I’d always recoiled at the idea of homeschooling my own kids. But now I see the sense of it. In total instruction time, primary schoolers probably only need two hours to equal the amount of direct, focused instruction they get in a day at school. The rest of the day is then freed up for reading, outdoor play, music or language lessons, outings to museums, farms, nature preserves. Homeschooling networks also provide opportunities to combine talents and provide increased socialization for kids.
Nationwide, 1.5 million students, or 2.9 percent, are homeschooled.3 Anecdotally it seems that homeschooling is gaining momentum as public schooling options have become less attractive. Here’s a quote from Homefires.com, whose tagline is “The Journal of Homeschooling Online”:
Homeschooling in California may have begun with the stereotypical image of religious fundamentalists and fringe element hippies, but today the booming growth is among mainstream parents, who find home education less radical than what is offered as “education” on some public and private school campuses.
Nationwide 11% of students attend private school, with 15% in the Northeast, 11% in the Midwest, 10% in the South and 9% in the West.4
For many friends of mine in suburbs, private schools offer a specialized education philosophy or environment they cannot find elsewhere. For friends in urban environments, private schools are often the only good options. Other families are more comfortable sending their children to a parochial school consistent with their religious beliefs.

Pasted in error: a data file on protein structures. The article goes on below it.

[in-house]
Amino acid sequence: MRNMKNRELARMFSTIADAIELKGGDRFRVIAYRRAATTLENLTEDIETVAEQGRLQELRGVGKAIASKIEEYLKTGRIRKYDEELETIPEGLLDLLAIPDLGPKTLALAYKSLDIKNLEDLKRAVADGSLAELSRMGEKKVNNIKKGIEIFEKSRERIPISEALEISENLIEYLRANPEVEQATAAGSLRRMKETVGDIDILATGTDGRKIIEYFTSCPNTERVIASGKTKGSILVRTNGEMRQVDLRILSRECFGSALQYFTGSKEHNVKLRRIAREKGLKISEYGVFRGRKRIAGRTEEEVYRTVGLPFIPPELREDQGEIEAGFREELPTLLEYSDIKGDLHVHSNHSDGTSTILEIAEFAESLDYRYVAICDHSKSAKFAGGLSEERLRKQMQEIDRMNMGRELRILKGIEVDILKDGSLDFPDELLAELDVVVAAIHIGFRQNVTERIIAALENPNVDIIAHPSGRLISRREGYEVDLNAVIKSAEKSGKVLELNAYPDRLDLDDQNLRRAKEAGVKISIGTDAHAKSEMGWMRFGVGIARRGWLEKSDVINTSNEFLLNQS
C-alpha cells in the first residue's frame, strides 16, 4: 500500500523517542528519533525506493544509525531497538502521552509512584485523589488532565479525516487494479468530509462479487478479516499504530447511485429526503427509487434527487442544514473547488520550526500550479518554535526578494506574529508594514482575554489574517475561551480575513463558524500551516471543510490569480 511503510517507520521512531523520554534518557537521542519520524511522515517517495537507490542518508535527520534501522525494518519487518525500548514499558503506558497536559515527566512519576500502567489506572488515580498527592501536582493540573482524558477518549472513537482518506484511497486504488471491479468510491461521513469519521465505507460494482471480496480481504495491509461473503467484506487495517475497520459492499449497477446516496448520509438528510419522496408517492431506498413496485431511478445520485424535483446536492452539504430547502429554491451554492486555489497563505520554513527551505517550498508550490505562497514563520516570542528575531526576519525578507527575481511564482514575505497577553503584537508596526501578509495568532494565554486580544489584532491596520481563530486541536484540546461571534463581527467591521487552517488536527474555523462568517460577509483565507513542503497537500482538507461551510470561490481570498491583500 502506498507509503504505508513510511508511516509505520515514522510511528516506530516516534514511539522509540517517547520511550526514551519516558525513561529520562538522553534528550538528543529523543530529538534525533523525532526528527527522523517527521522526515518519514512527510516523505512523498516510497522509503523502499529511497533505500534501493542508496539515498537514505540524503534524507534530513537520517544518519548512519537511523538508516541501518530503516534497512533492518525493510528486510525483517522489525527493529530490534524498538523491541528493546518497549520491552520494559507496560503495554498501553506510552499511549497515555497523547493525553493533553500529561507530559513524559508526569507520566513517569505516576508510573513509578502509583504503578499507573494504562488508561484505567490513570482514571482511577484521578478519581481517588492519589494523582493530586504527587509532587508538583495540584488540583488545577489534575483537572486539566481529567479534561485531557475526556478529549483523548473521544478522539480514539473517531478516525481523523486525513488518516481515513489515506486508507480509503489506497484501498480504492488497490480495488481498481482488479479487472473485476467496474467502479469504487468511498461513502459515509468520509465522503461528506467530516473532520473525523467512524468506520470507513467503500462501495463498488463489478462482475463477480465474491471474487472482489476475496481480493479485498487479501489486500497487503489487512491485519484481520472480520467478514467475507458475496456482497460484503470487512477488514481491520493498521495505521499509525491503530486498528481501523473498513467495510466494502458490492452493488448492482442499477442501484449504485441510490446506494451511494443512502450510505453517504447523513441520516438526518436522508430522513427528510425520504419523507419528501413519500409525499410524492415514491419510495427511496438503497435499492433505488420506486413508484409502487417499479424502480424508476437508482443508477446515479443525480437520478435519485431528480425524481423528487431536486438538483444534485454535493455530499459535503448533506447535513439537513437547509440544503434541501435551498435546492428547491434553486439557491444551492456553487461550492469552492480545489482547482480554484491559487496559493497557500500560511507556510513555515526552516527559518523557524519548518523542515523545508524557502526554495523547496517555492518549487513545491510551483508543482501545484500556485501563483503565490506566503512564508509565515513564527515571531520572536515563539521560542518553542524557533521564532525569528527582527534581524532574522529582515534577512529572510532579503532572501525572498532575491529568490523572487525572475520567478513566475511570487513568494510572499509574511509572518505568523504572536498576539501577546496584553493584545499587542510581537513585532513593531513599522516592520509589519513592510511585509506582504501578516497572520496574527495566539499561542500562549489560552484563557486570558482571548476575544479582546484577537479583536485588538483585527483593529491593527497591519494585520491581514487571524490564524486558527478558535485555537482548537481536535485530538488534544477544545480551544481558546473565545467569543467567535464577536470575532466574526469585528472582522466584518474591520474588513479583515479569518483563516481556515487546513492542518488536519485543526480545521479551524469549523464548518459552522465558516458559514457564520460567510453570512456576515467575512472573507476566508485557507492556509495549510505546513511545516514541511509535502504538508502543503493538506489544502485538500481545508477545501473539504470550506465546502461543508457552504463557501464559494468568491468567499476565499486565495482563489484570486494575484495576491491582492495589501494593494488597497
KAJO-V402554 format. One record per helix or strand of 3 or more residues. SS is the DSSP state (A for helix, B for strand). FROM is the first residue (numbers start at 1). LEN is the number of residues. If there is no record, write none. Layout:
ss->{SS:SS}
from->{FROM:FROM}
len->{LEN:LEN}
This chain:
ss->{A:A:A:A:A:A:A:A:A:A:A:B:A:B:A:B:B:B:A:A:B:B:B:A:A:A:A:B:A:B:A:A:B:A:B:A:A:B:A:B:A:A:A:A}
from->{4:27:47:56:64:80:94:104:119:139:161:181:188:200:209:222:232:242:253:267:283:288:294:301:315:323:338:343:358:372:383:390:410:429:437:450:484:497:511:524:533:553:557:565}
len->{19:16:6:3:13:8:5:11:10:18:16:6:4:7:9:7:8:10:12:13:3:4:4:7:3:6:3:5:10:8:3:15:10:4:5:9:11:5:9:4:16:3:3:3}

Certainly the cost of private schooling is significant. For some families, particularly those with multiple children, cost can be prohibitive. For other families of means, high cost may have a psychic correlation to quality. A local public schools superintendent, who has also served as an elementary school principal, noted pragmatically that some families gravitate toward private schools because they feel that a high tuition must provide benefits that a free public school cannot. I was surprised to learn from a member of my local school board in California that 38% of families in my town, which has some of the best public schools in the state, choose to send their kids to private school.